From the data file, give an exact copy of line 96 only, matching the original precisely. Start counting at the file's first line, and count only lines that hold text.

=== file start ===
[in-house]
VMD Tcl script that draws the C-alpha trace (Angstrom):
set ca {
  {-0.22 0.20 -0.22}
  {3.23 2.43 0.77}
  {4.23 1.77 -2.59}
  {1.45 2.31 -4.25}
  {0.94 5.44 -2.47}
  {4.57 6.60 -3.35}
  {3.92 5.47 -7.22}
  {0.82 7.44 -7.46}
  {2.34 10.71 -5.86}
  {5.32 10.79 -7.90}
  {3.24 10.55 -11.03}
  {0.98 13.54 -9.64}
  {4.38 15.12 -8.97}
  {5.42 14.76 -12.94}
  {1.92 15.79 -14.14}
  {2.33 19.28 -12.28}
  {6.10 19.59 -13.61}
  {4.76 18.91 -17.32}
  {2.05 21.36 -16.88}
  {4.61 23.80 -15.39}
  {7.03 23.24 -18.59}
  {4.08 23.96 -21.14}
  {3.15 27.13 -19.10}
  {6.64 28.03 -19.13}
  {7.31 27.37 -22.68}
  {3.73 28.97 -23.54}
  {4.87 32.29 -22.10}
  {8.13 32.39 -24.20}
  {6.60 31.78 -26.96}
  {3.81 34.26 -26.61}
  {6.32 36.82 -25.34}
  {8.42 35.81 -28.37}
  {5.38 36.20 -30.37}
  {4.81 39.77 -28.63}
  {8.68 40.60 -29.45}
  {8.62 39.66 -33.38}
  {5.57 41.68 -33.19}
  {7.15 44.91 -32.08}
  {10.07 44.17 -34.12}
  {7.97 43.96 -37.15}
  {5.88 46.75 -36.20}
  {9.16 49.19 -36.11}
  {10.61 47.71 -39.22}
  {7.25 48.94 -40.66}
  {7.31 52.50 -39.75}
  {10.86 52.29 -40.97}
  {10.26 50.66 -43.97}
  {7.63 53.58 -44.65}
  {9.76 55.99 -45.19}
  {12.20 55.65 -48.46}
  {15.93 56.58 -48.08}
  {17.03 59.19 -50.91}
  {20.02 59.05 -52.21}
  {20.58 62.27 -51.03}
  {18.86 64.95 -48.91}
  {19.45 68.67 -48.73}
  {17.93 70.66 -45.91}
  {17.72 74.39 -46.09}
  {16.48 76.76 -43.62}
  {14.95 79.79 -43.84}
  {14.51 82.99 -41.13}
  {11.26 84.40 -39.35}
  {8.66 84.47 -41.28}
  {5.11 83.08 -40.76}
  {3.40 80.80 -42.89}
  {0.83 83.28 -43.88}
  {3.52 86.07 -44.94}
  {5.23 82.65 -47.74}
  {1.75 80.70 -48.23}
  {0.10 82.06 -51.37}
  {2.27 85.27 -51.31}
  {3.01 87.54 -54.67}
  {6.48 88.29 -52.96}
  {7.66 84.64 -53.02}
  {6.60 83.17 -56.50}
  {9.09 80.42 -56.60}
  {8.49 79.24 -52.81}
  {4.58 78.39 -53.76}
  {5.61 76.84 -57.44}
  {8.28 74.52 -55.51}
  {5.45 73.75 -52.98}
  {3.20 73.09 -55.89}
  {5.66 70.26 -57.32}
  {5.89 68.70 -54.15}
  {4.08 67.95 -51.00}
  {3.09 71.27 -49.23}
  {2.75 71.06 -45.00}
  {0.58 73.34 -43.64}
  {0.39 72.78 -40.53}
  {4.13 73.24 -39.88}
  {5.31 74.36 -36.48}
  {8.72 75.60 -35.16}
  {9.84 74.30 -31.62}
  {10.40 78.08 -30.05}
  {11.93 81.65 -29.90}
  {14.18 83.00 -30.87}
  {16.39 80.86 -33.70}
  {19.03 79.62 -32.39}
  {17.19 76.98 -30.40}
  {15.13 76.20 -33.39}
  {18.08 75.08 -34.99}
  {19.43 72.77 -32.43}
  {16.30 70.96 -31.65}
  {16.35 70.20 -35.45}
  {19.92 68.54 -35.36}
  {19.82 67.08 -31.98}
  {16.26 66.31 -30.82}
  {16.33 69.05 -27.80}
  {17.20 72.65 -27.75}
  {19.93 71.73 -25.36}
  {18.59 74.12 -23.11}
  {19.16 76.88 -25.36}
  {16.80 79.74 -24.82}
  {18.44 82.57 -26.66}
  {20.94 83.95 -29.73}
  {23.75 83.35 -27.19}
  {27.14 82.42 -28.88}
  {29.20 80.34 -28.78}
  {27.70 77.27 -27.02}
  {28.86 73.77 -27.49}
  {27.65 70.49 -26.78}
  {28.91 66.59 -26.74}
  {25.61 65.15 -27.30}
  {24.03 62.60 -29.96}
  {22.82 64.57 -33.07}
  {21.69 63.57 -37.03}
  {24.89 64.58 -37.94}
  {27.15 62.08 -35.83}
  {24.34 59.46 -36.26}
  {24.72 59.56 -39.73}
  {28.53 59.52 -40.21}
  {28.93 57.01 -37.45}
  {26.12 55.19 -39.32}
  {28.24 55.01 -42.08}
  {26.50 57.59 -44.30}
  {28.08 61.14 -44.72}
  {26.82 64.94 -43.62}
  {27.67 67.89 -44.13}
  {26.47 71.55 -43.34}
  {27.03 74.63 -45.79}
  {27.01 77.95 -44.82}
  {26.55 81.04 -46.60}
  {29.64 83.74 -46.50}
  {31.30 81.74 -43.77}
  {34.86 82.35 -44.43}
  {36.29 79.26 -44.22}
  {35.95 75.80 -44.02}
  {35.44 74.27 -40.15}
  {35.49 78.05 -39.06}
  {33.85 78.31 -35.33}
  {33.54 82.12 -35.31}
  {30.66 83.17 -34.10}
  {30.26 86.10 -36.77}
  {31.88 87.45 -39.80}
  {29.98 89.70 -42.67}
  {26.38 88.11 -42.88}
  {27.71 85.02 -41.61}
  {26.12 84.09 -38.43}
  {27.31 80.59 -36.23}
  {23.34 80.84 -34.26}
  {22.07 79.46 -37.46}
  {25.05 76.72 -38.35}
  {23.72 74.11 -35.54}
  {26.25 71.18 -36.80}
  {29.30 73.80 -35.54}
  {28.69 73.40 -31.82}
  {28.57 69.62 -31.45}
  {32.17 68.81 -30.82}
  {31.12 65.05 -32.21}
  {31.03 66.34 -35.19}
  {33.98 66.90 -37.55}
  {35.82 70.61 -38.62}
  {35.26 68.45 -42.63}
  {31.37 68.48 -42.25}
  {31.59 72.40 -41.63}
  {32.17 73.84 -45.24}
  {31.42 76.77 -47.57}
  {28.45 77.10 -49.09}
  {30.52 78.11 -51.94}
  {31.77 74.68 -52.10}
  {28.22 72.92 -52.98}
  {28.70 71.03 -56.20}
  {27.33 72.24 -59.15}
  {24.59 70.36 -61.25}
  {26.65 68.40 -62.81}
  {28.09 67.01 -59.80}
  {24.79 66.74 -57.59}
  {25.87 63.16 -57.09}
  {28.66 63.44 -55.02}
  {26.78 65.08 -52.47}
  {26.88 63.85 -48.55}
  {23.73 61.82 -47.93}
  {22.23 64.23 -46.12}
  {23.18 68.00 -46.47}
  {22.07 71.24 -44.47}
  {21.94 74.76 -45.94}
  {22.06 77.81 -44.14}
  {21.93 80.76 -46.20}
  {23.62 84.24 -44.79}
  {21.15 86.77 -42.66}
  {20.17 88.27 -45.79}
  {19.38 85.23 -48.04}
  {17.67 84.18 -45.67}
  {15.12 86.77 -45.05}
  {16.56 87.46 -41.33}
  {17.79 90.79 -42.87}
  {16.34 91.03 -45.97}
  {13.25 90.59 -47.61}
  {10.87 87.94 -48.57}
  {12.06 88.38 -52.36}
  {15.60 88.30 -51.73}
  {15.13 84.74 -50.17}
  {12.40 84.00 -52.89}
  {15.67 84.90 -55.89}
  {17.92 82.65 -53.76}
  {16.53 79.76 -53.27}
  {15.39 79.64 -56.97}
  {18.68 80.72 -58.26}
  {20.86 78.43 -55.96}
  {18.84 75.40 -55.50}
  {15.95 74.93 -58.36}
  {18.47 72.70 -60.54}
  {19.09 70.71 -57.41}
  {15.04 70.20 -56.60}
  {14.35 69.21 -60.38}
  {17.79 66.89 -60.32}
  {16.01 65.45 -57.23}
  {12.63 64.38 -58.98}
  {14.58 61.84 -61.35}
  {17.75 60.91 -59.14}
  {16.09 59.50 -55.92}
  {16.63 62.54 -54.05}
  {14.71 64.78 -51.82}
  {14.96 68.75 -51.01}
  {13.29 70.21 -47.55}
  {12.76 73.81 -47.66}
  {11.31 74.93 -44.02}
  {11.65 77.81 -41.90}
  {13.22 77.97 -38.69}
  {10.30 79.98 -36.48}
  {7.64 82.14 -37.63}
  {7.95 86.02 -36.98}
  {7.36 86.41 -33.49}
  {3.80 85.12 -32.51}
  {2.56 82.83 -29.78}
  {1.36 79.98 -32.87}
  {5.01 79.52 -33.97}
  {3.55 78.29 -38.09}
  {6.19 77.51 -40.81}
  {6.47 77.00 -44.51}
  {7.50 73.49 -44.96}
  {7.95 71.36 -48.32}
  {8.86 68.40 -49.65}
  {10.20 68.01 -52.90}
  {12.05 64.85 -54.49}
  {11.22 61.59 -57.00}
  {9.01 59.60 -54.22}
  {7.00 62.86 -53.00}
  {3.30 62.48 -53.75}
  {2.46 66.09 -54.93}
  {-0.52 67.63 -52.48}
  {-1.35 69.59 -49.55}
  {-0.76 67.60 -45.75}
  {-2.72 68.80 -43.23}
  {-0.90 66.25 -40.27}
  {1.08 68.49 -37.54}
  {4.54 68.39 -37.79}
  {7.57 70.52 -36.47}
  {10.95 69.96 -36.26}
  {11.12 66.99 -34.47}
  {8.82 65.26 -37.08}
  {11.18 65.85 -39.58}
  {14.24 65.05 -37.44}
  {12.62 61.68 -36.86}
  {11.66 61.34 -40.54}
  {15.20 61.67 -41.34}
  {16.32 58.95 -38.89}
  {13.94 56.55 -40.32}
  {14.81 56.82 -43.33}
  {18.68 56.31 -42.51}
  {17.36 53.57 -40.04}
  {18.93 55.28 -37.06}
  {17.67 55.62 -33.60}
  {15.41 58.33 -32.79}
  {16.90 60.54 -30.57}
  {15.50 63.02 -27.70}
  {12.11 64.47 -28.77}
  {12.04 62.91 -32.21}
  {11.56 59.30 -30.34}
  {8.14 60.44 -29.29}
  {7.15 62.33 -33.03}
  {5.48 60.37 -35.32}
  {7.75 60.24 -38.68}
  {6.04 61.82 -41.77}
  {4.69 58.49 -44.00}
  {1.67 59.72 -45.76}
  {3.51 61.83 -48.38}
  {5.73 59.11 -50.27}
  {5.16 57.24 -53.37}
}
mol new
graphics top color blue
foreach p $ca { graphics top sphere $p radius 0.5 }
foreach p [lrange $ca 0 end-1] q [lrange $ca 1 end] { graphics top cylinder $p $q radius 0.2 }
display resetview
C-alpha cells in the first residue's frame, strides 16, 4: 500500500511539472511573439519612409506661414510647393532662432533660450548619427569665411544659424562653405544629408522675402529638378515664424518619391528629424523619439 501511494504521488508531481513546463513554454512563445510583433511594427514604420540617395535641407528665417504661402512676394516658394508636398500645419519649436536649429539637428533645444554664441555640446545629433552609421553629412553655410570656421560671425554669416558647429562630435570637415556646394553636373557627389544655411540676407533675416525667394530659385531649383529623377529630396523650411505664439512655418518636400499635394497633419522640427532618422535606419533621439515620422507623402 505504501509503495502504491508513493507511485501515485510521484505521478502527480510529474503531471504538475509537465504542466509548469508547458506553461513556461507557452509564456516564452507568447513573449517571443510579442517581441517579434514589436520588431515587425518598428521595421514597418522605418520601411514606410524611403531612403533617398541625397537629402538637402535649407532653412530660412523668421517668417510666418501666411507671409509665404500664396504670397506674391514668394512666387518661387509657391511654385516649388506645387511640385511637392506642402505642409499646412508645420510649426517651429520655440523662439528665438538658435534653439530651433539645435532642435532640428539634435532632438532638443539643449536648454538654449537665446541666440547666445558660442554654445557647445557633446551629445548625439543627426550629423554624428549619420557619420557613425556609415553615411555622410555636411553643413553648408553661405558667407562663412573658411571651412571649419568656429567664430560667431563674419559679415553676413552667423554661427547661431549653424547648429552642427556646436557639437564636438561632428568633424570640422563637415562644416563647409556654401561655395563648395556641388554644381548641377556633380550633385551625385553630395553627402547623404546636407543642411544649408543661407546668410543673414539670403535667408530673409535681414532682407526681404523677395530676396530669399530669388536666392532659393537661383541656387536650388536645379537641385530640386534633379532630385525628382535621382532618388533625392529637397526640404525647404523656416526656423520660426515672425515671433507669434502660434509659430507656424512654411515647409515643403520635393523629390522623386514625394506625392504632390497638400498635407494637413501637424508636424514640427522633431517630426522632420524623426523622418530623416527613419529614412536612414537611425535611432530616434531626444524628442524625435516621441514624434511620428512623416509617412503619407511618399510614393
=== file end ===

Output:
  {9.84 74.30 -31.62}